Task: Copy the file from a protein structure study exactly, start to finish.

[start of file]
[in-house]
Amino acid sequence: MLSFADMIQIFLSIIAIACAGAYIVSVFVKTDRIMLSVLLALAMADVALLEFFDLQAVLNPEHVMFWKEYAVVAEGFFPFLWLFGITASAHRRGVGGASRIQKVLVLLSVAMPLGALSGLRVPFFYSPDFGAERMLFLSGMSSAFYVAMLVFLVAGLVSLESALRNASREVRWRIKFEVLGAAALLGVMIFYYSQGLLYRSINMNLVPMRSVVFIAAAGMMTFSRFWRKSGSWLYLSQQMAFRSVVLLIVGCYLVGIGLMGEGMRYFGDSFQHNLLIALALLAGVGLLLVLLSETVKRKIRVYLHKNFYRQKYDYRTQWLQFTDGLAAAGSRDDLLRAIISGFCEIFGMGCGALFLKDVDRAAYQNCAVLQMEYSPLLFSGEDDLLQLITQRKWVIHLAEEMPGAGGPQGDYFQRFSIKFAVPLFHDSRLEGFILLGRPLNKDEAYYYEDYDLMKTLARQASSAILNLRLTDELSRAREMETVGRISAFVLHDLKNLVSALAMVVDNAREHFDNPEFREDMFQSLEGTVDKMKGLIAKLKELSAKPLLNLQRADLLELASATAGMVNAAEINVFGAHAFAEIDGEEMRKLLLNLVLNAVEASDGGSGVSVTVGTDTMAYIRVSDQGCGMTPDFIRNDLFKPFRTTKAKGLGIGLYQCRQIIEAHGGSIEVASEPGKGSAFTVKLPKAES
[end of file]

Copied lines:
[in-house]
Amino acid sequence: MLSFADMIQIFLSIIAIACAGAYIVSVFVKTDRIMLSVLLALAMADVALLEFFDLQAVLNPEHVMFWKEYAVVAEGFFPFLWLFGITASAHRRGVGGASRIQKVLVLLSVAMPLGALSGLRVPFFYSPDFGAERMLFLSGMSSAFYVAMLVFLVAGLVSLESALRNASREVRWRIKFEVLGAAALLGVMIFYYSQGLLYRSINMNLVPMRSVVFIAAAGMMTFSRFWRKSGSWLYLSQQMAFRSVVLLIVGCYLVGIGLMGEGMRYFGDSFQHNLLIALALLAGVGLLLVLLSETVKRKIRVYLHKNFYRQKYDYRTQWLQFTDGLAAAGSRDDLLRAIISGFCEIFGMGCGALFLKDVDRAAYQNCAVLQMEYSPLLFSGEDDLLQLITQRKWVIHLAEEMPGAGGPQGDYFQRFSIKFAVPLFHDSRLEGFILLGRPLNKDEAYYYEDYDLMKTLARQASSAILNLRLTDELSRAREMETVGRISAFVLHDLKNLVSALAMVVDNAREHFDNPEFREDMFQSLEGTVDKMKGLIAKLKELSAKPLLNLQRADLLELASATAGMVNAAEINVFGAHAFAEIDGEEMRKLLLNLVLNAVEASDGGSGVSVTVGTDTMAYIRVSDQGCGMTPDFIRNDLFKPFRTTKAKGLGIGLYQCRQIIEAHGGSIEVASEPGKGSAFTVKLPKAES